Social Distancing: A Walkability boost needed

Social Distancing: A Walkability boost needed

Post-lockdown mobility mandates strict social-distancing, a near-impossibility in the city’s limited public transport system. Private, personal transport inevitably triggers hyper-congestion. That leaves out cycling and walking, at least the last-mile. But when our footpaths remain so pedestrian, is walking even a choice?    

Most vehicles banished by the total lockdown, the deserted city roads had offered a golden opportunity to chalk out a fresh, pedestrian-inclusive mobility strategy. Now with the crowds and congestion back, is it goodbye yet again to shared, sustainable mobility?

CMP proposals 

Drafted last year, the Comprehensive Mobility Plan (CMP) for the Bengaluru Metropolitan Area does offer a way forward for pedestrianisation despite the Plan’s flaws on other fronts. Proposed under the head ‘Non-Motorised Transport Plan’ are pedestrian streets, elevated walkways and universally accessible footpaths. 

Driven by a motorist-focused system and unregulated encroachments, footpaths had shrunk from both sides along roads across the city. A flawed approach that prioritised motorists over walkers had seen dubious skywalks emerge at multiple locations, often to aid only enhanced billboard visibility.  

Doubly endangered 

Further easing of the lockdown is bound to see the traffic jams back and the motorcyclists invade the pedestrian space. Lives of the elderly, children and the physically challenged, struggling to negotiate the uneven, often broken footpaths, would be doubly endangered.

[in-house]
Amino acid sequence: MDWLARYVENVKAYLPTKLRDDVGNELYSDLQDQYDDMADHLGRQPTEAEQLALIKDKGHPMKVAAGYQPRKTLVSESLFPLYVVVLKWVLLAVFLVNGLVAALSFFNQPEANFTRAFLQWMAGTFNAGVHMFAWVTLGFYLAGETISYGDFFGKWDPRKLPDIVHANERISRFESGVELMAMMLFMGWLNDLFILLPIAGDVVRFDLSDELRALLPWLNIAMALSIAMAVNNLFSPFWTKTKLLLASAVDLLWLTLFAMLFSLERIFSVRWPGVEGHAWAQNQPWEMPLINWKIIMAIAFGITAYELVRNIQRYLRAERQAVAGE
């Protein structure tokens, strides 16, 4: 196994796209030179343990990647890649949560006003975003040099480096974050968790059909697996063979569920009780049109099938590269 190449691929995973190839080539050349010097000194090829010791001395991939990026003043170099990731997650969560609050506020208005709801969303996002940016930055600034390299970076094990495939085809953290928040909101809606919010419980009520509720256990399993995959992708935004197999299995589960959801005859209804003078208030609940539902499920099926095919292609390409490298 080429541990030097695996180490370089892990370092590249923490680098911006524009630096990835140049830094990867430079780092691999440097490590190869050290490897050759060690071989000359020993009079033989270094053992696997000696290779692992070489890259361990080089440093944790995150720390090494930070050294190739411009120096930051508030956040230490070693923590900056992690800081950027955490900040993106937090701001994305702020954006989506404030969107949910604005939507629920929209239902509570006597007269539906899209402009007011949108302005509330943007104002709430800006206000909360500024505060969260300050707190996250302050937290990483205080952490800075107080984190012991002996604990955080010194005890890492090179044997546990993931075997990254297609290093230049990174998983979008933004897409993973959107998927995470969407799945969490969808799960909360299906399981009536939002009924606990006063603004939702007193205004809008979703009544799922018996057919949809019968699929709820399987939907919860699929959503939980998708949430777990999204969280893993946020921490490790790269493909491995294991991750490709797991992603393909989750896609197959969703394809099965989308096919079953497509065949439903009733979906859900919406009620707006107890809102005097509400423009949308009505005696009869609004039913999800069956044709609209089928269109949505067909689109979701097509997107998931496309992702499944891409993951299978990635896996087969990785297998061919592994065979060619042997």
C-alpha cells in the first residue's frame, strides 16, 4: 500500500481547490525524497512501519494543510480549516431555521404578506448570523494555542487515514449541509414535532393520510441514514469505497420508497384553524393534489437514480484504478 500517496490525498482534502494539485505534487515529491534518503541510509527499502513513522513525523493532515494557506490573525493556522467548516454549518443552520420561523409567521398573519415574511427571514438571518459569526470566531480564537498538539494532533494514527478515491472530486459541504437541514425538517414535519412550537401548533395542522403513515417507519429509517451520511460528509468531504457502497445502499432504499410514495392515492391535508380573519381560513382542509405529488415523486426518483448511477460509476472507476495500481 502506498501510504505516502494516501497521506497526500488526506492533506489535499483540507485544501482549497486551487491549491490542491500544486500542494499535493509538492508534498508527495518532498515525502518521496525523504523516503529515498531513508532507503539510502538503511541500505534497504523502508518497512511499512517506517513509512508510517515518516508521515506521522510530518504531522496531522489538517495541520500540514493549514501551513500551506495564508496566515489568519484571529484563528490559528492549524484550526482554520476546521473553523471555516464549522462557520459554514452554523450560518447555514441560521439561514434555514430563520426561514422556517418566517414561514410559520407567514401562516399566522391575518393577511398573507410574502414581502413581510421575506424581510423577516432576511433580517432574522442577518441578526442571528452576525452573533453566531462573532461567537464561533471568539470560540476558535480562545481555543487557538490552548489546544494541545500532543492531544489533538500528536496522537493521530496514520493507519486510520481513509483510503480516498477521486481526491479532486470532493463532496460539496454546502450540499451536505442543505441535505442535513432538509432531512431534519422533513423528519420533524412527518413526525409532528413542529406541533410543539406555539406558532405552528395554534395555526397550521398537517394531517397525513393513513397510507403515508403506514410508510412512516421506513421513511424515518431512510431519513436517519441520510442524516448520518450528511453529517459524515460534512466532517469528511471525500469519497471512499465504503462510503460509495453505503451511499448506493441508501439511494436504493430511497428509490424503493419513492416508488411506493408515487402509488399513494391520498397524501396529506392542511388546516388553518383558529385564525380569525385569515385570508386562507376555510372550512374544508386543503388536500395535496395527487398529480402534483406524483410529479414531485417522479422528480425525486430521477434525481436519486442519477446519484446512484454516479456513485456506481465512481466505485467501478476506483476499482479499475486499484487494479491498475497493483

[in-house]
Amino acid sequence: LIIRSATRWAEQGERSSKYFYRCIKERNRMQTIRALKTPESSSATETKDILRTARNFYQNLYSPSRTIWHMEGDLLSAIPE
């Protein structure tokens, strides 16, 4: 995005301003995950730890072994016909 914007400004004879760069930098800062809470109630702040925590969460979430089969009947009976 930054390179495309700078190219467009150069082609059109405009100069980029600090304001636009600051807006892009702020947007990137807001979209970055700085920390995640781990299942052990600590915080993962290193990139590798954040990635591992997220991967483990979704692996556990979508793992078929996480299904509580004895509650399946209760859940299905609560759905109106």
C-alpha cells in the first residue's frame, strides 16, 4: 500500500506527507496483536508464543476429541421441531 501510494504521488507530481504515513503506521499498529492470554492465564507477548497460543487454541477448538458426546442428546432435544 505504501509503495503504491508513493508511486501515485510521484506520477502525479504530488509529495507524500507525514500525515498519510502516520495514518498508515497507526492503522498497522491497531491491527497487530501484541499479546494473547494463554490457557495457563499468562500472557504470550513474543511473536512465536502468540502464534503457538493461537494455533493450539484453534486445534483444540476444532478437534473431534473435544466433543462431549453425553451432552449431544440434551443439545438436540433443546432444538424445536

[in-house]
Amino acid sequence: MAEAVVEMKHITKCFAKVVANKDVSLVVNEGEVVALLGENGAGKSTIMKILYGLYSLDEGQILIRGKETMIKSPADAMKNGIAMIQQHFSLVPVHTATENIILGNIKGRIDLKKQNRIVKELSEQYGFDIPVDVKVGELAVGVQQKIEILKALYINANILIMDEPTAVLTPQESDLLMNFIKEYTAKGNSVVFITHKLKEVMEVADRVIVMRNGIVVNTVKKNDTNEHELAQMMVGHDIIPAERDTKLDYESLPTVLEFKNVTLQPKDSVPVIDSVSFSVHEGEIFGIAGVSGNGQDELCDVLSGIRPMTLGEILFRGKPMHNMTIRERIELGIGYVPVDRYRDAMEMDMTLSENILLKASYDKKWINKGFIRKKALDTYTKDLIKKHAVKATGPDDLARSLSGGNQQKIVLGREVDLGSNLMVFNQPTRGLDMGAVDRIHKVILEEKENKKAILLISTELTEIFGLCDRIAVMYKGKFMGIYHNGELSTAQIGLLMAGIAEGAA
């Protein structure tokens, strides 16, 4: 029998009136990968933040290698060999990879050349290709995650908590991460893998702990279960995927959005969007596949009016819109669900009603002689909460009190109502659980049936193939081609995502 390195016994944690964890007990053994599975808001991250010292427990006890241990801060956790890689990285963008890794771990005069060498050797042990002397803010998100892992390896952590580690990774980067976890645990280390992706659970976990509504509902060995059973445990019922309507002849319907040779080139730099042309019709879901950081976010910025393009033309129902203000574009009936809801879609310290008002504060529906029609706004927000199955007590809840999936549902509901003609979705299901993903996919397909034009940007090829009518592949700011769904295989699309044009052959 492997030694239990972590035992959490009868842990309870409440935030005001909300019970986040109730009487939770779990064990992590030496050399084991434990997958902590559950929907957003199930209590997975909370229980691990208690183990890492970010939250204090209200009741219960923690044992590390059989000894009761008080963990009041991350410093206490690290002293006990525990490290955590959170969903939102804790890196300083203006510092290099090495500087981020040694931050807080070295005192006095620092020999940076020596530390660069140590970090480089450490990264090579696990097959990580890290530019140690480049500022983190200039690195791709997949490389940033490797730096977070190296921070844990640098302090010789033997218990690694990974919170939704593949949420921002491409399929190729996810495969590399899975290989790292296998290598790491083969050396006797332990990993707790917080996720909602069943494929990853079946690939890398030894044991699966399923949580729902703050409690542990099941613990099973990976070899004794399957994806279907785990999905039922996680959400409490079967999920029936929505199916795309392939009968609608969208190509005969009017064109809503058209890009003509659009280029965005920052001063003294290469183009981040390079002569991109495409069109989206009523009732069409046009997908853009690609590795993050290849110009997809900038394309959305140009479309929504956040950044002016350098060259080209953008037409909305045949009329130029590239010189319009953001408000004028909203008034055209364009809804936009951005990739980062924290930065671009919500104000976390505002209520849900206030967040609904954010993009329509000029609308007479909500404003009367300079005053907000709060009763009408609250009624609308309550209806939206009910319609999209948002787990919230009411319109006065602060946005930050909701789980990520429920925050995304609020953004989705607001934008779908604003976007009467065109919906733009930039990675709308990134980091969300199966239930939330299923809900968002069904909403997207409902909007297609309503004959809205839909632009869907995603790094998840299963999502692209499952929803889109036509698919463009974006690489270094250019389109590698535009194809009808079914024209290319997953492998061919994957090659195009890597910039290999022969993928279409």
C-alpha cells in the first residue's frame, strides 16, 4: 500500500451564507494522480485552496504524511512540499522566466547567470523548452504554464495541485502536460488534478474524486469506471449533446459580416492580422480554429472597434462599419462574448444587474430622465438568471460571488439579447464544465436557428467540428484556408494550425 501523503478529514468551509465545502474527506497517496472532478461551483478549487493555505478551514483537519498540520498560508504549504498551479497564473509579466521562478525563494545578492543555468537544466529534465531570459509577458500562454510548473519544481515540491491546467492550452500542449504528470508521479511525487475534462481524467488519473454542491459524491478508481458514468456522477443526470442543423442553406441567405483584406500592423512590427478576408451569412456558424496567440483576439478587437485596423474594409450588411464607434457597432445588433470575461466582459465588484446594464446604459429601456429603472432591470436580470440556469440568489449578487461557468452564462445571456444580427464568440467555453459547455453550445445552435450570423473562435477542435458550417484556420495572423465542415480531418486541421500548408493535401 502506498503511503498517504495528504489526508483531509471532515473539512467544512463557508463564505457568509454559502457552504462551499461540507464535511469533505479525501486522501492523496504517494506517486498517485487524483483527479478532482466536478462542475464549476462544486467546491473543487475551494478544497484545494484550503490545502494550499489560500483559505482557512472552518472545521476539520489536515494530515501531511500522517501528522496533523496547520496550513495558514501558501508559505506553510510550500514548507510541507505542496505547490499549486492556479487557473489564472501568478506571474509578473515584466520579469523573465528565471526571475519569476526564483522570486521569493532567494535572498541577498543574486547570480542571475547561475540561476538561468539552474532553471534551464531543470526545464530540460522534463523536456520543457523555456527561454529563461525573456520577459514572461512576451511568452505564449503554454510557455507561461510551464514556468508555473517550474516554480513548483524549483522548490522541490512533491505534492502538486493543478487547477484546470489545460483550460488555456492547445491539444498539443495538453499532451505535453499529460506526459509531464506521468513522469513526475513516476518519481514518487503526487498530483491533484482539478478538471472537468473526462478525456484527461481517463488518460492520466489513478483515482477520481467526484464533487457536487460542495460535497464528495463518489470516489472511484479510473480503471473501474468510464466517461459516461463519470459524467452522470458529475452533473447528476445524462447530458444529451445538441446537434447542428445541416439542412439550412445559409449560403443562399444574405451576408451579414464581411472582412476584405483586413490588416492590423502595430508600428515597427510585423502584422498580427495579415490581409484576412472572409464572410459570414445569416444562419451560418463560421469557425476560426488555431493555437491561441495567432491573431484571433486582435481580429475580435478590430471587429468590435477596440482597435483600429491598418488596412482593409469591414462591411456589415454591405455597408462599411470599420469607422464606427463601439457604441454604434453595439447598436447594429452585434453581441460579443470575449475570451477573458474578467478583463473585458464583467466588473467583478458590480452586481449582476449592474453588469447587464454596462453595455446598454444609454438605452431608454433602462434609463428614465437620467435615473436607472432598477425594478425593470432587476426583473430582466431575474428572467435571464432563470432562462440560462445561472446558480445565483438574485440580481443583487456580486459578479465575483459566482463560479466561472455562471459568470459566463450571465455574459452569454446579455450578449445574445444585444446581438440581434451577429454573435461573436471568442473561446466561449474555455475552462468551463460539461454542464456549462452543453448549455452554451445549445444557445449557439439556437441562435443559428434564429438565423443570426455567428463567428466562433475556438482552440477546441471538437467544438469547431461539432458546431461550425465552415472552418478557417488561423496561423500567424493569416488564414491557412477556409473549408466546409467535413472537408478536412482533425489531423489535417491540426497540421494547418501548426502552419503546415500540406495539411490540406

So, will the draft CMP let them walk freely someday in the near future? Here’s what the Plan proposes: “Existing road networks should be earmarked and improved for non-motorized transport comprising of walking and bicycling, which are the lowest-impact transport modes with no negative externalities.”

The CMP proposes investments for a robust pedestrian infrastructure upgrade, universally accessible, continuous and well-maintained footpaths; minimum pavement width, safety bollards and elevated walkways. It also seeks a curb on footpath encroachments across the entire road network with focus on high-density areas.

Safe crossings at grade

Safe crossings at regular intervals, preferably at grade are another key proposal. This implies the current craze for signal-free corridors that force pedestrians to take the elevated route, is not the way to go. “Prioritise walking and bicycling infrastructure in the catchment areas of transit stations, to promote non-motorised transport as the default mode for first and last mile connectivity,” the CMP notes. 

Poor junction design makes it extremely tough to cross several city roads with hi-speed traffic, points out Madhav Pai, director, World Research Institute (WRI) India Ross Centre for Sustainable Cities. “Getting across a 60-metre road in 10 seconds is very difficult. Many cover only half the distance,” he explains.

Traffic islands are critical to ensure pedestrian safety. The lockdown time could have been used to create such temporary spaces with barriers. 

Pedestrian fatalities

Risky crossings have sparked a big spike in pedestrian deaths in the city. “In India, the pedestrian fatality share has risen 84% over the last four years, with average daily fatalities going from 34 to 62 in 2018,” informs Nikita Luke, a Project Associate for Health and Road Safety at the WRI Centre.